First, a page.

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Two-wheeled mallet-swinging madness 

Lazy Sunday afternoons are nice, but they’re nothing to write home about.

Better stories start with action, adventure, and bike polo, which is why Santa Margarita resident Dustin Cocco organized a weekly get together where people can beat boring to death with wooden mallets.

- GET IN THE GAME :  Players (left to right) Dustin Cocco, Russell Kwong (on the ground), Ted Andreas, and Maya Land classy up the game of polo—with bicycles. -  - PHOTO BY STEVE E. MILLER
  • PHOTO BY STEVE E. MILLER
  • GET IN THE GAME : Players (left to right) Dustin Cocco, Russell Kwong (on the ground), Ted Andreas, and Maya Land classy up the game of polo—with bicycles.

“Scoring a goal is the best feeling in the world,” Cocco said. “I was hooked after the first time.”

Cocco is an avid cyclist and bike mechanic who came across bike polo while living in Arizona. The game looks like a chaotic combination of cycling and hockey, with people riding in circles trying to whack a ball between two goal posts, but Cocco told New Times that the “fringe” sport is played across the world with three-person teams, standardized rules, and even tournaments.

“There’s a huge degree of camaraderie to it,” he said. “People let you stay at their houses for tournaments and show you around the city. Bike polo players are like
a big family.”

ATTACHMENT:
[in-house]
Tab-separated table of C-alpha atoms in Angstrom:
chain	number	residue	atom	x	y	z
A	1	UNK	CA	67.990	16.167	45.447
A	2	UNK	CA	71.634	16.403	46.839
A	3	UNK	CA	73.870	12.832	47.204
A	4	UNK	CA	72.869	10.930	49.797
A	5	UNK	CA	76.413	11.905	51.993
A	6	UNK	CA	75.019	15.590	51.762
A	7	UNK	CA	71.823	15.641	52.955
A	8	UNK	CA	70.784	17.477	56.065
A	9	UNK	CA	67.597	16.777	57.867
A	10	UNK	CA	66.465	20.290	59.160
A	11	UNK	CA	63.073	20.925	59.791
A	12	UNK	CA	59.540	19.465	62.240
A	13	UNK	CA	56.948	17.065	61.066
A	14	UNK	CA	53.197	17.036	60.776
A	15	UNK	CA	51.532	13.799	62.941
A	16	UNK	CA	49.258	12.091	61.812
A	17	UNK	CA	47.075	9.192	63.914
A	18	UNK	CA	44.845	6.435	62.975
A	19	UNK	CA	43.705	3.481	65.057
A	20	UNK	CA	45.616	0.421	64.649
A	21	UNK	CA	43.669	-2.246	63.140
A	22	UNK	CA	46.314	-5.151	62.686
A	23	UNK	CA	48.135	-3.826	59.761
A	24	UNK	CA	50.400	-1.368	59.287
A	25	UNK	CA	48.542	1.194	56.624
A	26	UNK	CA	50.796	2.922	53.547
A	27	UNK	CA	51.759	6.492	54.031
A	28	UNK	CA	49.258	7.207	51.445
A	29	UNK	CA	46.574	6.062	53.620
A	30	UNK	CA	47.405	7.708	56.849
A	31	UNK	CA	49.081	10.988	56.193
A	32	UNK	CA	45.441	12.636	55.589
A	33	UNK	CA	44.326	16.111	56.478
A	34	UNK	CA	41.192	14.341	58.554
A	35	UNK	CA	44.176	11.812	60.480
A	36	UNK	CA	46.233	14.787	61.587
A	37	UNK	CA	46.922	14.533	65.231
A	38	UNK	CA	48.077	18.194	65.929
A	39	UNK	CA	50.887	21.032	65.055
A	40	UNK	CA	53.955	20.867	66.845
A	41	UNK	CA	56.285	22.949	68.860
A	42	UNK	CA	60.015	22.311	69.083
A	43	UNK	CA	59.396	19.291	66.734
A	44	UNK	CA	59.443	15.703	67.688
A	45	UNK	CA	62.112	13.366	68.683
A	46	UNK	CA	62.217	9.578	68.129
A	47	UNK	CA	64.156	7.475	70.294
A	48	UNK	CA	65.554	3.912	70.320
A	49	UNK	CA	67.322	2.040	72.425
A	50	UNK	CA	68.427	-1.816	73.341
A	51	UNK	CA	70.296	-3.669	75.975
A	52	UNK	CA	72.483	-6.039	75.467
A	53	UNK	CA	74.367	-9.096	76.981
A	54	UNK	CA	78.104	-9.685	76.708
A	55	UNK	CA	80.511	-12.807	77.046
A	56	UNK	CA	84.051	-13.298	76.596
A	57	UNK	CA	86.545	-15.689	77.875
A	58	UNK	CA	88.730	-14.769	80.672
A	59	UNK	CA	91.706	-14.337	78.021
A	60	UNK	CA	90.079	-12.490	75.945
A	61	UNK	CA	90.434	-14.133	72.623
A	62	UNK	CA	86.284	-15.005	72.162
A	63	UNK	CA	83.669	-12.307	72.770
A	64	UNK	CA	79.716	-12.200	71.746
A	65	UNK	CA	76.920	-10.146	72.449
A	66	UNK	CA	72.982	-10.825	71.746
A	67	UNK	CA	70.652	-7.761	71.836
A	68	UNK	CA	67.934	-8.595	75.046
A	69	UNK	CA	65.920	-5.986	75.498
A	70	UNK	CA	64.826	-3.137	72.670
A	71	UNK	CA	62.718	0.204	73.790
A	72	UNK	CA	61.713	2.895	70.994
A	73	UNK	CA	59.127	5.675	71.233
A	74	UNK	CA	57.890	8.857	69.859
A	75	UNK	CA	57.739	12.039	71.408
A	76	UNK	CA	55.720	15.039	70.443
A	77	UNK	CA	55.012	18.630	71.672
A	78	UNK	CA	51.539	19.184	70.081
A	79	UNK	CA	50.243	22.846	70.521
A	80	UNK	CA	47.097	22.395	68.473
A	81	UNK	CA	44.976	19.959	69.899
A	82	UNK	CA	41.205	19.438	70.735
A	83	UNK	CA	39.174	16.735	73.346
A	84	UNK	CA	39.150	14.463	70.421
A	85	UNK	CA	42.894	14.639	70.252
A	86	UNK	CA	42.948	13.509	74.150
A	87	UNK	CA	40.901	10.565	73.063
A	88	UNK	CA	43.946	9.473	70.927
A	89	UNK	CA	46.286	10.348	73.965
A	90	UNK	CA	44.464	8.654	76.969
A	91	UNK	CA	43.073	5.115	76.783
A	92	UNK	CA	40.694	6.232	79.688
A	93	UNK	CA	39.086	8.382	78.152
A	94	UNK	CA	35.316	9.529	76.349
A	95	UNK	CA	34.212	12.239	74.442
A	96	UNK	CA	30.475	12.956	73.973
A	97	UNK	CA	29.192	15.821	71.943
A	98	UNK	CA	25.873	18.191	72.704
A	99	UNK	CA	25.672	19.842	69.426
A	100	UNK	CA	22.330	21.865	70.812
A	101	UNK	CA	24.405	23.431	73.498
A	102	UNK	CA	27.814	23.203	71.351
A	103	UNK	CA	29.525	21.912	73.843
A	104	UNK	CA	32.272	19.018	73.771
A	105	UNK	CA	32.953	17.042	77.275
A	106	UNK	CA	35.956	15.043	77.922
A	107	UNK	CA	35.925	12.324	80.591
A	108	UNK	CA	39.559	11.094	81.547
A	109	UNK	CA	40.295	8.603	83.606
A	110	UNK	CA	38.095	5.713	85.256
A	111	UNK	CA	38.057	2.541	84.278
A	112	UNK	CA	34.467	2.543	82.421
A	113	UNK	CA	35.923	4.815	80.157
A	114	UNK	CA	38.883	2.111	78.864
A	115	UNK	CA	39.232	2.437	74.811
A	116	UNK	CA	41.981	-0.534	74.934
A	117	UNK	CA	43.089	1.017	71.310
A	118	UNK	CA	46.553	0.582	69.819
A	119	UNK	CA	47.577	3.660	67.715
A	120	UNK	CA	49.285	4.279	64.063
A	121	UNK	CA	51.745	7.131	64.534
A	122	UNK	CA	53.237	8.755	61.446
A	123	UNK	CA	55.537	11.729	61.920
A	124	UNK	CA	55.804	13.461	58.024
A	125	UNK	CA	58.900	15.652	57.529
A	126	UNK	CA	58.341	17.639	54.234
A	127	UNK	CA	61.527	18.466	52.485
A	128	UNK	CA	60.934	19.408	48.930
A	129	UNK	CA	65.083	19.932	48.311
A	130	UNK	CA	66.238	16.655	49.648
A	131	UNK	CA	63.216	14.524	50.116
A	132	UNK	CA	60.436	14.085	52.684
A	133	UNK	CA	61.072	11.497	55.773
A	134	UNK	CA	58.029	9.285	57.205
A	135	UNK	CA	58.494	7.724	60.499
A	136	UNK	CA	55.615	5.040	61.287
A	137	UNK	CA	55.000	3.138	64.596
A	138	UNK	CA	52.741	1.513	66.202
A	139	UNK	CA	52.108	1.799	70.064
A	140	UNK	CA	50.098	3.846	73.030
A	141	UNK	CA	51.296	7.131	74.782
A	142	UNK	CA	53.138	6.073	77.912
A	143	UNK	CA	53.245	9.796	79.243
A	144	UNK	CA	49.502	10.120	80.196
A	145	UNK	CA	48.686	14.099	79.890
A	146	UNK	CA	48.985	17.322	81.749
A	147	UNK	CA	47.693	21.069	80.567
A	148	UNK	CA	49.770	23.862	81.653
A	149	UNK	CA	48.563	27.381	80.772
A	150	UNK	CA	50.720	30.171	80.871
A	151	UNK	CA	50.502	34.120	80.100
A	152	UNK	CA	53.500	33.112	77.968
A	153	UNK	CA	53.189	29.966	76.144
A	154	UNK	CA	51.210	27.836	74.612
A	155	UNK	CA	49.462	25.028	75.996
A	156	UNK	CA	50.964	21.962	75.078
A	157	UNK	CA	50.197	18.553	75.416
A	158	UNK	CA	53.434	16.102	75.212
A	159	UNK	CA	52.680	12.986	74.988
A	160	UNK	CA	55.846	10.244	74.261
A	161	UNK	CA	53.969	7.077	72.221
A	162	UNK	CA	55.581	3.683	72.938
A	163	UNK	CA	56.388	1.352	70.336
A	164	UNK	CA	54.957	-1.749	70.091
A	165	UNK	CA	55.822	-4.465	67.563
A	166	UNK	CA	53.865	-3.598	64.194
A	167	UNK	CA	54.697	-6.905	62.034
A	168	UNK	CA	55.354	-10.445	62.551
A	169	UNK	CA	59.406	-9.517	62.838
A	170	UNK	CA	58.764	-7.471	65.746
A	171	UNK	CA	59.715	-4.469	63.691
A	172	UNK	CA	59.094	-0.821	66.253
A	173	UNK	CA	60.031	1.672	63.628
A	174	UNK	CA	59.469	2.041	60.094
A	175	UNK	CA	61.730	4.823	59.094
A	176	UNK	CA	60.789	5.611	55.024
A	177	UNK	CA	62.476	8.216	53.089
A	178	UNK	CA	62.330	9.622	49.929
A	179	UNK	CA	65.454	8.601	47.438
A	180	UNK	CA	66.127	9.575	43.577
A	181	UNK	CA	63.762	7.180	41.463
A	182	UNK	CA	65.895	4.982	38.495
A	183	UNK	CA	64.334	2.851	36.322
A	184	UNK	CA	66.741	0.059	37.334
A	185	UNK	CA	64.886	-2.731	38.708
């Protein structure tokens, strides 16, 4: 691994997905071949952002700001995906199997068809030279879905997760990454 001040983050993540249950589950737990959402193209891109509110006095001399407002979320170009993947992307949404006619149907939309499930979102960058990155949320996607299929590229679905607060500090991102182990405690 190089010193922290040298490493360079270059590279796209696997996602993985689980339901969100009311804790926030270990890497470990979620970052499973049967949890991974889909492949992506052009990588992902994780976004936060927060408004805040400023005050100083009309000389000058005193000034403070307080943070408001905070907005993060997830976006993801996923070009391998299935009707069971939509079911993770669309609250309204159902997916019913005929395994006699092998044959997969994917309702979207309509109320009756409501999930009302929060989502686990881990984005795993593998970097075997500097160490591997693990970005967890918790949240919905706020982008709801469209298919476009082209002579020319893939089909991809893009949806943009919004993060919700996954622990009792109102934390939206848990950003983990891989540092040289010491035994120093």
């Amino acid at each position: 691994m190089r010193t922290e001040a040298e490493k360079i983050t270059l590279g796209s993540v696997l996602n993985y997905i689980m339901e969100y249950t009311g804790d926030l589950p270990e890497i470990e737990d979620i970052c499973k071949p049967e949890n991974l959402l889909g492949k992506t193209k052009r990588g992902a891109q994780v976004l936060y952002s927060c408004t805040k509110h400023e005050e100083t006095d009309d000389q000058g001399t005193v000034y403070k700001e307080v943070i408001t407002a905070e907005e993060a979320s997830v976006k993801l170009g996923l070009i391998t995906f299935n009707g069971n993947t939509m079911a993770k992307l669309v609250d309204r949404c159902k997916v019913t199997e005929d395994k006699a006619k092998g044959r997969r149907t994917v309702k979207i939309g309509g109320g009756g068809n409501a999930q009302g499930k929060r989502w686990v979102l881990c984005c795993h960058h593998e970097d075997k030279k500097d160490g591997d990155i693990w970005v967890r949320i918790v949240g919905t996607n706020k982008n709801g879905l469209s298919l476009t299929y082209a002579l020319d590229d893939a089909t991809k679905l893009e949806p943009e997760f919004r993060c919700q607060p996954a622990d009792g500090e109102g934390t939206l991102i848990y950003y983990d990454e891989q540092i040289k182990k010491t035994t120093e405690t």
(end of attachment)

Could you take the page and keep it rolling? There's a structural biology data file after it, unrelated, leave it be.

Since moving to the San Luis Obispo area, Cocco hasn’t had much luck finding work, but rather than getting discouraged or depressed, he dedicated himself to building a local bike polo league.

It started about a month before this writing with just four or five players, but the weekly gathering has grown to around 15 regulars, some already adapting their bikes to the game. Cocco suggested low-gear bikes for quick starts and stops and said it’s best to switch the rear brake to your weaker side, freeing your strong arm for mallet swinging.

“Everyone is welcome, and you don’t have to be in great physical condition to play,” he said. “Once you get used to riding and braking one handed, it’s like you’re gliding out there.”

Though the competition is intense and the game played on concrete, Cocco said major injuries are rare. He’s been to nine tournaments and seen only one sprained ankle. Still, he suggested that players wear helmets and prepare themselves for a few scrapes and bruises.

“Most of us don’t have health insurance, and no one wants to hurt anyone else,” Cocco said. “The No. 1 rule is ‘Don’t be a dick.’”

 He also stressed that players need to respect the places where they play and clean up after themselves to avoid any problems with property owners.

“It’s a really positive sport,” he noted. “We just want to encourage people to come out and have fun.”

Cocco brings mallets and goal markers to the parking lot at the San Luis Coastal Adult School on 1500 Lizzie St. every Sunday from 2 to 6 p.m. Participants only need to bring a bike and preferably a helmet to play the thrilling game.

Fast facts

Animal Shelter Adoption Partners and SLO County Animal Services are holding a pet adoption drive at the SLO Lemos Feed and Pet Store at Broad and Orcutt streets. People who adopt will receive discounts at the store. Call 489-0689 for more information. …

The Rotary Club is gearing up for its yearly “Coats for Kids” drive by setting up several collection sites where people can drop off any gently used jackets or coats to share with needy families in anticipation of winter. Visit slorotaract.wordpress.com/coats-for-kids for details. 

Calendar Editor Nick Powell compiled this week’s Strokes & Plugs. Send your business and charity news to strokes@newtimesslo.com.

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